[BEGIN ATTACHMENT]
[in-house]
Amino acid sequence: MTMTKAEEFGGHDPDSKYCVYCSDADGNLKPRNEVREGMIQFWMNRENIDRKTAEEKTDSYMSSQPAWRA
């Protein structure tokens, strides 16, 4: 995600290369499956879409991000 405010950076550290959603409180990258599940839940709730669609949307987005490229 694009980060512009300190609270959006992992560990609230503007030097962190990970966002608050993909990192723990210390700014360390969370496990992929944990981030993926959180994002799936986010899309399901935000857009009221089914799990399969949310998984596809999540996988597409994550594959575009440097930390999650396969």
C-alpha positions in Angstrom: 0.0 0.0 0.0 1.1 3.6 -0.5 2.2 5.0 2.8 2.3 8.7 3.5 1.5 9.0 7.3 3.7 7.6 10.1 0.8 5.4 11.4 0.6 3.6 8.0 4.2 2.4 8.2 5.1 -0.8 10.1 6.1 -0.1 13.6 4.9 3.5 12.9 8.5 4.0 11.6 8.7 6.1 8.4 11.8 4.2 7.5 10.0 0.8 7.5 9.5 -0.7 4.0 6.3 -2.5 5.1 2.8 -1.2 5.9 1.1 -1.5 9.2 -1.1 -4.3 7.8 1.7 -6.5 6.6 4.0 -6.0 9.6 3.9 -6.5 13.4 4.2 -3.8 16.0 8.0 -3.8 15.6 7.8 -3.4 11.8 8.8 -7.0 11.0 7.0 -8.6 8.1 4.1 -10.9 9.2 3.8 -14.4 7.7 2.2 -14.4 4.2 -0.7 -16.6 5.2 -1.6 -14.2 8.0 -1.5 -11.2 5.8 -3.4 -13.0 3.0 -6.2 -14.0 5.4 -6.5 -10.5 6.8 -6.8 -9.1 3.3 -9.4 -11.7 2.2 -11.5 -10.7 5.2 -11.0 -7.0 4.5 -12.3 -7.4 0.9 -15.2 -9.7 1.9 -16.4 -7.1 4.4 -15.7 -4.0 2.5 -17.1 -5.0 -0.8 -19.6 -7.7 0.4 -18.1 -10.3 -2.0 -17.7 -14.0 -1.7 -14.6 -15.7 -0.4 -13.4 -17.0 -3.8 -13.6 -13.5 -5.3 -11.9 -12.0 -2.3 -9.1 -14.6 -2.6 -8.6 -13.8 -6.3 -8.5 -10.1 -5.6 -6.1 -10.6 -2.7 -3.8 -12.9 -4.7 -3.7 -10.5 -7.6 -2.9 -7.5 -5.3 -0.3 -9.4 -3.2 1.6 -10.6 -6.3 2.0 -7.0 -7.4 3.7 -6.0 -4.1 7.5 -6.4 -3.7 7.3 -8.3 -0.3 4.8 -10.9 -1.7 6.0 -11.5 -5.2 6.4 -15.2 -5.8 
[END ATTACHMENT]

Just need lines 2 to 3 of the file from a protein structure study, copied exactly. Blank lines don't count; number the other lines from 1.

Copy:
Amino acid sequence: MTMTKAEEFGGHDPDSKYCVYCSDADGNLKPRNEVREGMIQFWMNRENIDRKTAEEKTDSYMSSQPAWRA
């Protein structure tokens, strides 16, 4: 995600290369499956879409991000 405010950076550290959603409180990258599940839940709730669609949307987005490229 694009980060512009300190609270959006992992560990609230503007030097962190990970966002608050993909990192723990210390700014360390969370496990992929944990981030993926959180994002799936986010899309399901935000857009009221089914799990399969949310998984596809999540996988597409994550594959575009440097930390999650396969």